# Does the relative permittivity value of medium depend on its (relative) speed?

Suppose that you have a plate capacitor with fixed, rigid plates. Between plates there is a flow of gas containing solvent vapour (i.e. water). Relative permittivity of that gas flow changes with saturation, as gaseous solvent (most likely) has much higher permittivity than gas. For known gas states, you could, up to experimental error, measure capacitance/saturation dependence and, by that, measure the saturation of gas samples with unknown saturation.

My question is - will my capacitance readings depend on the speed of the gas flow, not considering turbulence, viscous heating and all the perils of high-speed flows? Or to rephrase, does the relative permittivity change with relative speed of medium?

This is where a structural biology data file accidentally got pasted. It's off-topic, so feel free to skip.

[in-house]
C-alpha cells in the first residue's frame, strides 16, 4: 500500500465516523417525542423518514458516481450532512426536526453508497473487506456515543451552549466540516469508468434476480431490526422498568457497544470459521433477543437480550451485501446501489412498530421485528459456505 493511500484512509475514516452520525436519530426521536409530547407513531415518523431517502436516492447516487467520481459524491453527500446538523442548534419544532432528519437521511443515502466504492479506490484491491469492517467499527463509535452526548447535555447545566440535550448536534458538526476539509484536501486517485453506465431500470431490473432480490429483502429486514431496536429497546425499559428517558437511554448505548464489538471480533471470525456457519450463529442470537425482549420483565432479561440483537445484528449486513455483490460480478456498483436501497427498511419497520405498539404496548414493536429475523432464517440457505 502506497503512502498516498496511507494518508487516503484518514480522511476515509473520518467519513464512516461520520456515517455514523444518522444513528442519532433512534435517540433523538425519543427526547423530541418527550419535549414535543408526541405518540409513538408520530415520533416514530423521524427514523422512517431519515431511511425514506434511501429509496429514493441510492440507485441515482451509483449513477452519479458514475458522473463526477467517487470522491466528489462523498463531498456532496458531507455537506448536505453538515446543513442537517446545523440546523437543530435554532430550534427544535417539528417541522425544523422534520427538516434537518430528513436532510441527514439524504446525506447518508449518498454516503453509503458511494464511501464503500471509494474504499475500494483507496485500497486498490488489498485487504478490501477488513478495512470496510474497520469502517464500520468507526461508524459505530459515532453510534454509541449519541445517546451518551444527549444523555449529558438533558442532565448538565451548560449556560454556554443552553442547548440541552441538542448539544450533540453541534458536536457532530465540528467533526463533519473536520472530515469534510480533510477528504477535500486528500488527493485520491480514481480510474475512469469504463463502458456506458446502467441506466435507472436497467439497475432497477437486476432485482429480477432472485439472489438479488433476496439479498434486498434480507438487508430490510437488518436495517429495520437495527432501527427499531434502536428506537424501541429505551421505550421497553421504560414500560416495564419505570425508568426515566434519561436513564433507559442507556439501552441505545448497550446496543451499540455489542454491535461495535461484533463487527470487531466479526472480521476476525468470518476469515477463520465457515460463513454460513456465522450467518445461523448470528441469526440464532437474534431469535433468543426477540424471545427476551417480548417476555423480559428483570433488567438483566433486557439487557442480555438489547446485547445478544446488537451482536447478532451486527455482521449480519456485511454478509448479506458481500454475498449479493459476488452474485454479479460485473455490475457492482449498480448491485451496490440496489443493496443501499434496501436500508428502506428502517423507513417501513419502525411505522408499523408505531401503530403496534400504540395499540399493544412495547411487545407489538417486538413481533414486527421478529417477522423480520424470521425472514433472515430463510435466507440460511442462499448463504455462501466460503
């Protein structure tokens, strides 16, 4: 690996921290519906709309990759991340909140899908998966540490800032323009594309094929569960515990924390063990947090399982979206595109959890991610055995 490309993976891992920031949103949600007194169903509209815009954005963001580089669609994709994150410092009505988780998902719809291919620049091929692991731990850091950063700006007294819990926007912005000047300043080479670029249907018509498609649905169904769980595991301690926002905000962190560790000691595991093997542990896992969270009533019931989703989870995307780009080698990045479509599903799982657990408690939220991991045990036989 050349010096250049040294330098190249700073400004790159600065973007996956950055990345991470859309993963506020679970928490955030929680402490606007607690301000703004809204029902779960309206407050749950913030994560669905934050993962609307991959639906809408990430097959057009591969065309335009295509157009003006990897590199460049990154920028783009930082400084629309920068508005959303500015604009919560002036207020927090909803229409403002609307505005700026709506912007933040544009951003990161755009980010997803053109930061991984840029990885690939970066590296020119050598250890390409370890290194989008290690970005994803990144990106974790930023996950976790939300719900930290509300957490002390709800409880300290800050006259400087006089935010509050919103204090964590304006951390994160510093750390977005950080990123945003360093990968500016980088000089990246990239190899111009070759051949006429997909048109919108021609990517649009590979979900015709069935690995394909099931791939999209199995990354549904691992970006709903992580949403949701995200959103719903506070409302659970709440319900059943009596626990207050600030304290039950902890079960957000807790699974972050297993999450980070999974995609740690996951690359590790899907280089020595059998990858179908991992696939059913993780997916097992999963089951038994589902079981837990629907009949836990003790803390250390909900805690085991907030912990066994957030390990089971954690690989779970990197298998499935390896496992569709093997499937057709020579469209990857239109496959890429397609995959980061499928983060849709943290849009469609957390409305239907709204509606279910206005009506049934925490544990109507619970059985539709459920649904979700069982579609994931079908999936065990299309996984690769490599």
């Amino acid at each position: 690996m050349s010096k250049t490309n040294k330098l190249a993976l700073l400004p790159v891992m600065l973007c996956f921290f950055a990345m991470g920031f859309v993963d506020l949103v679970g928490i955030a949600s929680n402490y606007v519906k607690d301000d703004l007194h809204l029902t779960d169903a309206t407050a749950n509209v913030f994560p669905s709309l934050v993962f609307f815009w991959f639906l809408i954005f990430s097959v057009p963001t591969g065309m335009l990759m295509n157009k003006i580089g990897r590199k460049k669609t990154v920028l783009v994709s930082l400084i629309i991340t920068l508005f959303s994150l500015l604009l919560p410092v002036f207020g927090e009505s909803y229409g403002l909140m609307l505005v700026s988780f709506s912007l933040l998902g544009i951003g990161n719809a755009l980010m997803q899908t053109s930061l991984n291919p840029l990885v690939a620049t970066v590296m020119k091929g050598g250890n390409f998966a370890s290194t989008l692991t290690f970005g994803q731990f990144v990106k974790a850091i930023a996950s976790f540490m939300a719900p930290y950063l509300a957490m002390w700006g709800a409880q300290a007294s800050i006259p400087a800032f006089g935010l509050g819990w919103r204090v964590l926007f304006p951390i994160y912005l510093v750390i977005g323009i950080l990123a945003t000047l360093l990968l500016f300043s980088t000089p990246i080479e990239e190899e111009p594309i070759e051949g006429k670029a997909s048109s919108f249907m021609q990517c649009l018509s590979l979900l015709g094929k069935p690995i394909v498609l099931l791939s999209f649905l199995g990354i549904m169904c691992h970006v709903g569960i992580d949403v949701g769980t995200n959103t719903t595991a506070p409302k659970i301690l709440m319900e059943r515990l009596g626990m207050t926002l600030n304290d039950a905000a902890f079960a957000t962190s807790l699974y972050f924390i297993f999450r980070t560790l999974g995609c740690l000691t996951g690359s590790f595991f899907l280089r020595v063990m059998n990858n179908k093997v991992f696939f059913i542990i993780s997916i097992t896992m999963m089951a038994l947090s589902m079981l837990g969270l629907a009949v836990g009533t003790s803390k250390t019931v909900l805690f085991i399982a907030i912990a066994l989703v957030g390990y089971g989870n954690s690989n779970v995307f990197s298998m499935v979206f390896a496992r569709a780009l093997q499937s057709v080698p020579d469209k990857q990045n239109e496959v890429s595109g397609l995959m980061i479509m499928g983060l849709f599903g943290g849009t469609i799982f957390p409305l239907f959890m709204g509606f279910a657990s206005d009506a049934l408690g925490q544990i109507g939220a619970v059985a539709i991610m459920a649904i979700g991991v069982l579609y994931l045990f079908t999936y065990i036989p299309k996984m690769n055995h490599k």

Thank you and happy New year,

Edi

2. There is a much smaller, but conceptually important, relativistic effect, whereby motion relative to the medium does change its electromagnetic constants. Intuitively you can see this is so; the Lorentz Fitzgerald contraction changes the medium's optical density anisotropically, so that the medium is now denser from the standpoint of a relatively moving observer along the direction of motion; the index in the orthogonal direction remains unchanged. In fact, if we have a simple, anisotropic medium in the rest frame with electric and magnetic constants $p_e$ and $p_m$ (One shuns epsilons and mus in these kinds of calculations to avoid confusion with Greek indices on tensors), the relatively moving observer sees an anisotropic magnetoelectric constant such that (here, naturally, $\vec{v}$ is the relative velocity):
$$\vec{D} = p_e\,\vec{E} + c^{-1} \vec{v}\times \vec{H}$$ $$\vec{B} = p_m\,\vec{H} - c^{-1} \vec{v}\times \vec{E}$$